Glengarry Glen Ross is a 1982 play written by David Mamet. The play shows parts of two days in the lives of four desperate Chicago real estate agents who are prepared to engage in any number of unethical, illegal acts -- from lies and flattery to bribery, threats, intimidation, and burglary -- to sell undesirable real estate to unwilling prospective buyers. The play draws partly on Mamet's experiences of life in a Chicago real estate office, where he worked briefly in the late 1960s. The title of the play comes from the names of two of the real estate developments being peddled by the salesmen characters, Glengarry Highlands and Glen Ross Farms.
Mamet had sent the play to Harold Pinter for comment, who admired it and, as an associate director to Peter Hall, recommended it for production. As a result the world premiere was at the National Theatre in London on September 21 1983, where Bill Bryden's production in the Cottesloe was acclaimed as a triumph of ensemble acting.
The play opened on Broadway on March 25 1984 and closed on February 17 1985. The production was directed by Gregory Mosher and starred Joe Mantegna, Mike Nussbaum, Robert Prosky, Lane Smith, James Tolkan, Jack Wallace, and J.T. Walsh. The production was nominated for four Tony awards including Best Play, Best Director, and two Best Actor nominations for Robert Prosky and Joe Mantegna, who won the production's one Tony.
Scene 1: Shelley Levene has been in a major slump, and has not made a sale in some time. He is desperate for money, and knows he will lose his job soon if he cannot turn things around. He tries in every way imaginable to convince office Manager John Williamson to give him some of "the Glengarry leads" (names and phone numbers of promising potential clients for expensive properties the firm will be selling in the near future). Williamson adamantly refuses. Levene tries first to charm Williamson, then to threaten him, and finally to bribe him. Williamson is willing to sell some of the prime leads, but demands cash in advance. Levene cannot come up with the cash and must leave without any good leads to work with.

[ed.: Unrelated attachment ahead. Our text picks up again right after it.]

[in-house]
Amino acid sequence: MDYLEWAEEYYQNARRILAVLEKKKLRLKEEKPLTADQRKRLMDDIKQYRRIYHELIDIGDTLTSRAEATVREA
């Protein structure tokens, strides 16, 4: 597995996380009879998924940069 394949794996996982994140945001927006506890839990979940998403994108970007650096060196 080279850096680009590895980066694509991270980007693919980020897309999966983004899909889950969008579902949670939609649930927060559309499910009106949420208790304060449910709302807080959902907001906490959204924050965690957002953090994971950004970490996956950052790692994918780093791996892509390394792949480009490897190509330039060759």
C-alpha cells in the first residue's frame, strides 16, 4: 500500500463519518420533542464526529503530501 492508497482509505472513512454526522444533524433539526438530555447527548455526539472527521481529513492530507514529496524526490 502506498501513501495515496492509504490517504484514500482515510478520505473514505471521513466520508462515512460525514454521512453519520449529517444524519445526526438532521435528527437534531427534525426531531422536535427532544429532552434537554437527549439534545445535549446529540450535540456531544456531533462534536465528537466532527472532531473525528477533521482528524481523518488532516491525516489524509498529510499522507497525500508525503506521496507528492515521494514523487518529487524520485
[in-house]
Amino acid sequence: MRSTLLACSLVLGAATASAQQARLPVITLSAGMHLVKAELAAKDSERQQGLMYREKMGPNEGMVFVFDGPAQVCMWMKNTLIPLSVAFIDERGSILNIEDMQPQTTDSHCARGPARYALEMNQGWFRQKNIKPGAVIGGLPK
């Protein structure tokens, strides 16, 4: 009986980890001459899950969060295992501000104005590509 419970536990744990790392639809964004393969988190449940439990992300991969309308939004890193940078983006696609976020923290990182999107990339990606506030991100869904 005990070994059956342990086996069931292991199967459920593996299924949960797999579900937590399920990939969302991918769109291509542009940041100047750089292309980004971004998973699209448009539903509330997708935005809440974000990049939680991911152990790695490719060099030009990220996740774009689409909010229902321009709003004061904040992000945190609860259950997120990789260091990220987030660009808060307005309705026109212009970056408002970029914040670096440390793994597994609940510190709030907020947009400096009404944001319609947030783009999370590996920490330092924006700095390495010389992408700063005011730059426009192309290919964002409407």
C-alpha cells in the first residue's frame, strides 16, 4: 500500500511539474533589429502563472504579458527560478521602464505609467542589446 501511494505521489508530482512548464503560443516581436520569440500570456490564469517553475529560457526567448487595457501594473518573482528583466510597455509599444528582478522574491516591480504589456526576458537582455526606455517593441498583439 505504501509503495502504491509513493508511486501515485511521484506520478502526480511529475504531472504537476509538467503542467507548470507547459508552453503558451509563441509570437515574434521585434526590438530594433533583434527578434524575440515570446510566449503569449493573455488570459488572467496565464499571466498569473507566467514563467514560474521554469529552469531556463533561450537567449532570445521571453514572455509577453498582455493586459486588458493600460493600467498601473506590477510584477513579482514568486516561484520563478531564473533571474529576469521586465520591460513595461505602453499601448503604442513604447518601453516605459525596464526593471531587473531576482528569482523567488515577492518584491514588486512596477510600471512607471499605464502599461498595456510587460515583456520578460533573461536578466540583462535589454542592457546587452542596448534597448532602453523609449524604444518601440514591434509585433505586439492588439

Scene 2: Dave Moss and George Aaronow are complaining about Mitch and Murray, the big bosses. They hate the pressure management has put on them to succeed. Moss tells Aaronow that they need to strike back at Mitch and Murray by stealing all the Glengarry leads and selling them to another real estate agency. Moss's plan would require the hapless Aaronow to break into the office, stage a burglary, and steal all the prime leads. Aaronow wants no part of the plan, but Moss intimidates him, saying that Aaronow is already an accomplice, legally, simply because he listened to the idea.
Scene 3: Ricky Roma delivers a long, disjointed but compelling monologue to a meek, middle-aged man named James Lingk. Roma does not bring up the real estate he wants to sell to Lingk until the very end. Instead, Roma preys upon Lingk's insecurities, and his sense that he has never done anything adventurous with his life. "When you die, you'll regret the things you didn't do," Roma tells Lingk, who finds Ricky spellbinding. Lingk sees in Ricky Roma all the virtues he lacks: virility, confidence, a sense of adventure. By the time Roma brings out sales brochures, Lingk is ready to do almost anything to ingratiate himself with Roma.
Someone has broken into the office and stolen everything that wasn't bolted down, including the Glengarry leads. Williamson has called in a police detective, who interrogates each salesman behind closed doors, in Williamson's office. George Aaronow is extremely nervous, and guilty-looking.
Shelley Levene bursts into the office, looking deliriously happy, because he has finally sold a large plot of land to a couple named Nyborg. In his joy, he hardly seems to notice that the office is in shambles.